mzee ALWAYS SENDS me to the most dangerous – MAJOR MUHOOZI
Publish Date: Apr 20, 2006
Newvision Archive
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By Joshua Kato

When you mention anything to do with soldiering, Maj. Muhoozi Kainerugaba’s face lights up like the bright morning sun.

He is passionate about it. His office, located at Nakasero near State House, is typically military. It has just the basics –– a mahogany table, no computers and a selection of pamphlets and books about military strategy.

The portraits on the walls give a picture of where Muhoozi got his inspiration. One of Che Guevera, a revolutionary from Argentina, is on the right, President Yoweri Museveni’s portrait is just behind Muhoozi’s seat and a Ugandan flag hangs on the left-hand side of the wall.

On the filing cabinet are photos of Muhoozi in different operations. In one of them, he is overseeing an operation against terrorists who had taken minister Maria Mutagamba hostage.

In another, he is at boot camp at the Royal Military Academy, Sandhurst, in the UK. Others show him with UPDF officers.

Ironically, there are also photos of LRA commanders, among them Vincent Otti, on the same filing cabinet.

“I think my inspiration came around 1979 after we returned from exile in Tanzania. I saw the Wakombozi, who were in Kampala at that time. Some of them were escorts of Mzee (Museveni). People like the late Fred Rwigyema, Kasasira, another guy called commander Tom. People like that inspired me,” he says.

The environment Muhoozi lived in at the time was full of military men. He adored them and spent nights dreaming of being like them.

His dream of being a soldier finally became a reality almost 20 years after he was born. In 1994, he had his first sojourn into soldering.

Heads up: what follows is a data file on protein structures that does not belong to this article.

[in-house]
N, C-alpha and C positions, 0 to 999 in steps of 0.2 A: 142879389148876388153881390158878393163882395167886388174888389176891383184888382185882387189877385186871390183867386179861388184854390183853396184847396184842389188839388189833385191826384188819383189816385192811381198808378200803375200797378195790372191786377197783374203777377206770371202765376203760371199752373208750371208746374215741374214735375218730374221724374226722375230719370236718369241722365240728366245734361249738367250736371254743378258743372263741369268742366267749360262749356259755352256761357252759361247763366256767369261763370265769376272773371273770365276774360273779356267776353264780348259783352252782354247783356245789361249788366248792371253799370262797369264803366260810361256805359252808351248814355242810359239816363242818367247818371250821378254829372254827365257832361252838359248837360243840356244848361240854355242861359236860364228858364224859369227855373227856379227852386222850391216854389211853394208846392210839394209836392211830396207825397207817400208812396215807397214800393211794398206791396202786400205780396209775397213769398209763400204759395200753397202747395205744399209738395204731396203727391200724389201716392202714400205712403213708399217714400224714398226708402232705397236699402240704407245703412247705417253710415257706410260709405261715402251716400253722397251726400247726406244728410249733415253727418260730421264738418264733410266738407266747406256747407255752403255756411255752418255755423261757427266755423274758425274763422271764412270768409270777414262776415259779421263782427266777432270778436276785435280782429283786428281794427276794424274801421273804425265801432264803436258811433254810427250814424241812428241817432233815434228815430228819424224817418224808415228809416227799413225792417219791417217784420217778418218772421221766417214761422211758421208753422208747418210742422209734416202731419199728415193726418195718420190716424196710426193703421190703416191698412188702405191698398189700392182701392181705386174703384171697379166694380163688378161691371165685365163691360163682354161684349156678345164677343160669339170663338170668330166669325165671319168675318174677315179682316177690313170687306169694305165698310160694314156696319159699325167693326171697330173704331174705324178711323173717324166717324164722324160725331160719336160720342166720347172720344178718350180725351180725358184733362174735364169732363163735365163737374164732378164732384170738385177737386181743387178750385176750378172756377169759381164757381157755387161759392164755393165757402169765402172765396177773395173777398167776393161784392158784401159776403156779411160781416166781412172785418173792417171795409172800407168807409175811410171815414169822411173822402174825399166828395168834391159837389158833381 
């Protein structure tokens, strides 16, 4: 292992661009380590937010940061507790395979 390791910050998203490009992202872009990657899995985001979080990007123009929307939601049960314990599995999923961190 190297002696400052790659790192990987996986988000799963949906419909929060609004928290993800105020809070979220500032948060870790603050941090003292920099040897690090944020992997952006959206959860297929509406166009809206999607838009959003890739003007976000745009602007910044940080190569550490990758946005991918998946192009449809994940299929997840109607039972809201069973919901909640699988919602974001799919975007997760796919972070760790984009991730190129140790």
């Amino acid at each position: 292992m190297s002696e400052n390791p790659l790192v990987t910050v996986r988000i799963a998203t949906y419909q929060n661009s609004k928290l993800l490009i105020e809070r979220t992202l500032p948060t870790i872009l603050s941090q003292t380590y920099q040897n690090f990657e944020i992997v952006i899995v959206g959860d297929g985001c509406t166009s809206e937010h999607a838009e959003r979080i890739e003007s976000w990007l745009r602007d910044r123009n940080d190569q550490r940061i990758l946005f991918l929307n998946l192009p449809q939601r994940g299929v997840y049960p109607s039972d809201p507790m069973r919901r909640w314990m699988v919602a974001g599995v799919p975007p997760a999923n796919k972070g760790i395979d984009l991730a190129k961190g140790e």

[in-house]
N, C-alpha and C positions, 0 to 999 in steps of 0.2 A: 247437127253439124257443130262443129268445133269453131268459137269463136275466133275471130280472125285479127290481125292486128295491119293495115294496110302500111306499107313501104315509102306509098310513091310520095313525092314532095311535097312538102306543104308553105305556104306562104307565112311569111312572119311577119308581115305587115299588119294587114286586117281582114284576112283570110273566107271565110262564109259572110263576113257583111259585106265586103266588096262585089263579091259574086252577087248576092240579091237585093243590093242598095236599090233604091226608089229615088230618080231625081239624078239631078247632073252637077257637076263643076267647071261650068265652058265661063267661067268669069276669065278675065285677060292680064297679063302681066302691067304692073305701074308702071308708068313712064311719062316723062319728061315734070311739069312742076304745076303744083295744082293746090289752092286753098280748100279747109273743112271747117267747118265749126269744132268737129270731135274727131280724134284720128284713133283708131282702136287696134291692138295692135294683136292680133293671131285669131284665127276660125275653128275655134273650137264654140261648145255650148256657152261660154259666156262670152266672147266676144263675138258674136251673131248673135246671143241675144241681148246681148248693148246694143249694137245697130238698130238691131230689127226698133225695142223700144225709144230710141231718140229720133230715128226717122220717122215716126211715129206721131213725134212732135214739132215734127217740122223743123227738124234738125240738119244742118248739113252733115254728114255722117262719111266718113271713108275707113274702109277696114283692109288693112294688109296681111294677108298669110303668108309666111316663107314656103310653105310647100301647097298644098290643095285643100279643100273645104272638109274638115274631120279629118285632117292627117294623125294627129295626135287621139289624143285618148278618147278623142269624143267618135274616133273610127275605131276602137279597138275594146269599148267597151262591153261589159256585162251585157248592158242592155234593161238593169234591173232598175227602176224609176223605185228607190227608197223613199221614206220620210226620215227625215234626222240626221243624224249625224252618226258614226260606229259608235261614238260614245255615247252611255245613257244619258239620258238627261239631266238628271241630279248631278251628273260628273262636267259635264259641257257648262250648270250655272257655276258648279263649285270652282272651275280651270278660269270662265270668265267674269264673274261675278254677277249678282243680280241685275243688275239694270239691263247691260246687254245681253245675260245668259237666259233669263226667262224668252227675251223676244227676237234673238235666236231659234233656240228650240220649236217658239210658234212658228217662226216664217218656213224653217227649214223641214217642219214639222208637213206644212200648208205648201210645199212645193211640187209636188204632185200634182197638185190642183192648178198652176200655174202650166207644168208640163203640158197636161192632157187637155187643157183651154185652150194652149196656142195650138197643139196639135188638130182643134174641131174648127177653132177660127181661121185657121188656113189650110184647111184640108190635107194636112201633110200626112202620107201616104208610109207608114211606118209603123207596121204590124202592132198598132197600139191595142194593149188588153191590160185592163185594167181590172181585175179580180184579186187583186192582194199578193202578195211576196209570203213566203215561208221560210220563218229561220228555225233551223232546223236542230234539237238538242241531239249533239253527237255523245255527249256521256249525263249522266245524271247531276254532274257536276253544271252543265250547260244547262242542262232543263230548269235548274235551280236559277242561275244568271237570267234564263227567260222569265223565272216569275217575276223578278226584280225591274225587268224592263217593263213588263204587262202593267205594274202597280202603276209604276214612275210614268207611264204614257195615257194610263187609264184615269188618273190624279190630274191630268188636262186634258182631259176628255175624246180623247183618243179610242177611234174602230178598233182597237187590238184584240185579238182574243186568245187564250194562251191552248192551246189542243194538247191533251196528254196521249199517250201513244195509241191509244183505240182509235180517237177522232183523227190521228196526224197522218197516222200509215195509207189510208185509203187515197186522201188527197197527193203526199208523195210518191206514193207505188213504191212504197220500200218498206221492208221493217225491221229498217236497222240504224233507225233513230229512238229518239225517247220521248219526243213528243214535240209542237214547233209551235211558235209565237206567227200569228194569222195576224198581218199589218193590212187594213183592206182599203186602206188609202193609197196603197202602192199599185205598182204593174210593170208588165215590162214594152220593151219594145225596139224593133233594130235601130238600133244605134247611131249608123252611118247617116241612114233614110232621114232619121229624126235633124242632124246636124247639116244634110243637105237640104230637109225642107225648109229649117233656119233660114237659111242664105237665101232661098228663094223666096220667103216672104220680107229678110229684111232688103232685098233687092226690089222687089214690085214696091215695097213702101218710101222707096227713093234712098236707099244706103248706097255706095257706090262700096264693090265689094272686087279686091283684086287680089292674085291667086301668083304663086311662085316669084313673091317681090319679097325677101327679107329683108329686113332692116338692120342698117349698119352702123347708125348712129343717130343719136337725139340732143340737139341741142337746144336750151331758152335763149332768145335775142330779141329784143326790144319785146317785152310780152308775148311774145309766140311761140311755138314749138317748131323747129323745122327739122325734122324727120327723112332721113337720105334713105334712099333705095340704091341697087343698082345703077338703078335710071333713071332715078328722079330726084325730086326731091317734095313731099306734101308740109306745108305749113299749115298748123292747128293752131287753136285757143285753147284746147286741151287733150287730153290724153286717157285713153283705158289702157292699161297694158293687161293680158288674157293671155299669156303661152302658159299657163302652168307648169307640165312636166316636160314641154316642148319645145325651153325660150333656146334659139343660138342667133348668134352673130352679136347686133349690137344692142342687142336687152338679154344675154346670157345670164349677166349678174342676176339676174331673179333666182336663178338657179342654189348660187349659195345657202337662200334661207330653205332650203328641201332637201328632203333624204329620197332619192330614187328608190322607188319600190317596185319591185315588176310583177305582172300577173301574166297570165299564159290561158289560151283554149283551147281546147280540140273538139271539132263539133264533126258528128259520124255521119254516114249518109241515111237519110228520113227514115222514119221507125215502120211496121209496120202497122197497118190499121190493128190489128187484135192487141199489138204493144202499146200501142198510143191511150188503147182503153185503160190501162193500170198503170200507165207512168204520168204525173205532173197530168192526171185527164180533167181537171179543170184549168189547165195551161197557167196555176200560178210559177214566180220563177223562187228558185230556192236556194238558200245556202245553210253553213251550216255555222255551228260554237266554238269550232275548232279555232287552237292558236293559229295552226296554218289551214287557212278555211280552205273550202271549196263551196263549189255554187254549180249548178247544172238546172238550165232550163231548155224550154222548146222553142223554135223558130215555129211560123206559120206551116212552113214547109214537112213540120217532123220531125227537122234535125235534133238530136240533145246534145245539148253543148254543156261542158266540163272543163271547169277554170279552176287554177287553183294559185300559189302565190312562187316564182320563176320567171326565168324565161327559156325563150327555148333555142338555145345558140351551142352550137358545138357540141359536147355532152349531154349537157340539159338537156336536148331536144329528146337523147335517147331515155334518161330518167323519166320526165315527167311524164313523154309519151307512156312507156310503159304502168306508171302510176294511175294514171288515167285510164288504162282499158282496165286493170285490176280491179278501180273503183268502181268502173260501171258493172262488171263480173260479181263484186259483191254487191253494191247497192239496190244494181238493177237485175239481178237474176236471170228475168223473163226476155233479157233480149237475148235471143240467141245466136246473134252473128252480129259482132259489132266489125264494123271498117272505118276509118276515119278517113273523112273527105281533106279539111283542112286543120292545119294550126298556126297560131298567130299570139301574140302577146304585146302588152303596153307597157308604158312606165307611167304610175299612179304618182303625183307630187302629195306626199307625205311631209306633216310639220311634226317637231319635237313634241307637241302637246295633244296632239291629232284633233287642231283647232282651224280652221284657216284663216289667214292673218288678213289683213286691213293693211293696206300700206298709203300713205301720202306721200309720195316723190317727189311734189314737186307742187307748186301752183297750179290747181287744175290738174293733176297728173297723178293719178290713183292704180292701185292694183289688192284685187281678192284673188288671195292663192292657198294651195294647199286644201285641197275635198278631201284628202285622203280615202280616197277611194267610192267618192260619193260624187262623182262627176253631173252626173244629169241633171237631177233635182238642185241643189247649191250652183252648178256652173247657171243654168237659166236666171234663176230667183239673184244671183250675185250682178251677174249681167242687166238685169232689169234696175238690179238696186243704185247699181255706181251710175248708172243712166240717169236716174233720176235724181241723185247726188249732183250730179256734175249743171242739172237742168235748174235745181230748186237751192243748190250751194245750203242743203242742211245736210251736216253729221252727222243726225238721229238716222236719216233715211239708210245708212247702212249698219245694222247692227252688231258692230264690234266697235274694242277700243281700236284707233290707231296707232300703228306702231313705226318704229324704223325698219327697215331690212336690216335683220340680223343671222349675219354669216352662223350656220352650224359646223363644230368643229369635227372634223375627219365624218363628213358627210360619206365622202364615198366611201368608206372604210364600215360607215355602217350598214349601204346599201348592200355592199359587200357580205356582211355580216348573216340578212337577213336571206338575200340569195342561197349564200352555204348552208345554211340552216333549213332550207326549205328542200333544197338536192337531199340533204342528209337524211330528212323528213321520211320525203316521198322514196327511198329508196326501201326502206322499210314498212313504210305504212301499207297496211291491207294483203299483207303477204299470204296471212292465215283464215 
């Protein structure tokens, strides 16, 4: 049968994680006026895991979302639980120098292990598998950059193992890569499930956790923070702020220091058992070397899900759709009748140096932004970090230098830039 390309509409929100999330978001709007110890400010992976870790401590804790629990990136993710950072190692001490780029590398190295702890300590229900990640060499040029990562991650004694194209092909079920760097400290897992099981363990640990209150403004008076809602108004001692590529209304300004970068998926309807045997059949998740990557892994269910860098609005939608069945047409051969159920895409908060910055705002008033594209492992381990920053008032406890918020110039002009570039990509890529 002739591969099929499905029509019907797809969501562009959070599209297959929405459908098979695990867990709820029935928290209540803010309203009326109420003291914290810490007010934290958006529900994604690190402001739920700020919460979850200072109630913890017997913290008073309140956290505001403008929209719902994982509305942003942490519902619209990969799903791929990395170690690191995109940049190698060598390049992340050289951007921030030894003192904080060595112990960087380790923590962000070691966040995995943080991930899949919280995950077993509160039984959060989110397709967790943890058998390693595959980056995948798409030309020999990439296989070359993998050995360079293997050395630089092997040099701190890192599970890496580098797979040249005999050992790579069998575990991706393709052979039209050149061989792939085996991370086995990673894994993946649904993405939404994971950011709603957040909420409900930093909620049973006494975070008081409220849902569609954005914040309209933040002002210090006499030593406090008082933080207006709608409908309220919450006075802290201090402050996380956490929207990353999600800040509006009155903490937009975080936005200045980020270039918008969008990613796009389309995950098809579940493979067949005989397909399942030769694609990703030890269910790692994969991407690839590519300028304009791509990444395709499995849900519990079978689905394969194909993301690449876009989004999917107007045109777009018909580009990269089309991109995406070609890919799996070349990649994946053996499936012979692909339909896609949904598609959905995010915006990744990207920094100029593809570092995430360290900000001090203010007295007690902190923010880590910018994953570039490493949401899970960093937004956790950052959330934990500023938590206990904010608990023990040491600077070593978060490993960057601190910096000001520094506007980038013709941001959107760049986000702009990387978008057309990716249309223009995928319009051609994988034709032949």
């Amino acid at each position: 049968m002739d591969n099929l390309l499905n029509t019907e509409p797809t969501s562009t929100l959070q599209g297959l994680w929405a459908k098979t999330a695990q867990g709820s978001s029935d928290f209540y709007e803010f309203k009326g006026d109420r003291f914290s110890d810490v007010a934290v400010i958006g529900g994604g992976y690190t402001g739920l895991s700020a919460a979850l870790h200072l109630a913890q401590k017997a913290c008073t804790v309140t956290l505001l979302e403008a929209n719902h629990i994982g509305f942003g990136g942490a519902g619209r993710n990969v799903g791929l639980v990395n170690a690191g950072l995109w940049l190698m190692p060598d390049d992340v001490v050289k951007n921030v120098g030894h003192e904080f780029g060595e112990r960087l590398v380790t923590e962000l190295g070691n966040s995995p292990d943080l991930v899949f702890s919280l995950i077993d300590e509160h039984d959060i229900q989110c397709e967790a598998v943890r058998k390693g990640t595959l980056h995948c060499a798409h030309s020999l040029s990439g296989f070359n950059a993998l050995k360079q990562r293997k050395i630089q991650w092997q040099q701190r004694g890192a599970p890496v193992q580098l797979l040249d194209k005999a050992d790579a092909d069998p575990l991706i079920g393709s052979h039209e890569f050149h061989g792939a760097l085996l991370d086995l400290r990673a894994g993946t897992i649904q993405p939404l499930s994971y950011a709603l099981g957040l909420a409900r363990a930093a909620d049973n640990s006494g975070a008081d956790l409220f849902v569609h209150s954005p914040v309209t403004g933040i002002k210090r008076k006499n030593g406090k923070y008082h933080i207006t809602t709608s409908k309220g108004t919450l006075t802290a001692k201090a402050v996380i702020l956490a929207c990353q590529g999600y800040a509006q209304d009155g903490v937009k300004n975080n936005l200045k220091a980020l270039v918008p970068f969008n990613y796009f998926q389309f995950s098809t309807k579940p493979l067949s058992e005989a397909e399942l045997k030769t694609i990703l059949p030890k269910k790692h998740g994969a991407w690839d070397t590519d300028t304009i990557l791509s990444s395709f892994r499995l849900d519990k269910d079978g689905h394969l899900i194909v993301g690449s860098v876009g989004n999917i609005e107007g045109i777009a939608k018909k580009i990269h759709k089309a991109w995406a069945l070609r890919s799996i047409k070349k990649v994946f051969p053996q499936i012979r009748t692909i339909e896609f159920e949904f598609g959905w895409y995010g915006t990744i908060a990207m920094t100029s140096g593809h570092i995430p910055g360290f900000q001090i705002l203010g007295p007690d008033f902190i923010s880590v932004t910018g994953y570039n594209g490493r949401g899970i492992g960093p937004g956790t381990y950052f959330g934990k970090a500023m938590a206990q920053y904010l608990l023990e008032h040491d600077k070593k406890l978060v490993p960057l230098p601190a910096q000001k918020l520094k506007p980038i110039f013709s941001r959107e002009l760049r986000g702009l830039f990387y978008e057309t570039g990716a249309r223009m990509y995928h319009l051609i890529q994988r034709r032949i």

“Entering regular army was 1999. But I had done regular training in 1994 after my A’ Levels,” he says.

Muhoozi put on his official uniform just a few days after marrying Charlotte. He was sent to the UK’s famed Sandhurst for training as an officer cadet. “This was my honeymoon. I spent it in the trenches,” he says.
“I set foot in the UK on August 14, 1999. “We spent the first three weeks at Bencomsfield. This was like an introduction. There was not much we did,” he says.

Muhoozi says they were taught how to turn out at parade, iron their clothes and basic arms usage, especially with a UK rifle called the SA-80.

Muhoozi was then set for his “hard-time” at Sandhurst. He set foot officially at the academy in September. “This is where the real hard life started,” he says with a pinch of nostalgia.

He was not in unfamiliar hands either. He was received and registered by Margaret Jones, one of the oldest people at Sandhurst. “Jones has seen all Ugandan cadets who have attended Sandhurst, including Maj. Karugaba, who was the first cadet to go there in the 60s,” he says.

Muhoozi did not want to mention his father’s name. He wanted to live his own life. Unfortunately at Sandhurst, cadets are referred to by their fathers’ names.
During registration, their dialogue went like this:
“What is your name?” Jones asked.
“Muhoozi Kainerugaba,” he answered.
“What is your father’s name?” Margaret asked. Muhoozi hesitated to answer. But the lady was stern.
“Yoweri Museveni,” he answered, but without adding “President of Uganda.”
The name seemed to ring a bell in the lady’s ears. “Is it the Museveni I have heard about?” she asked.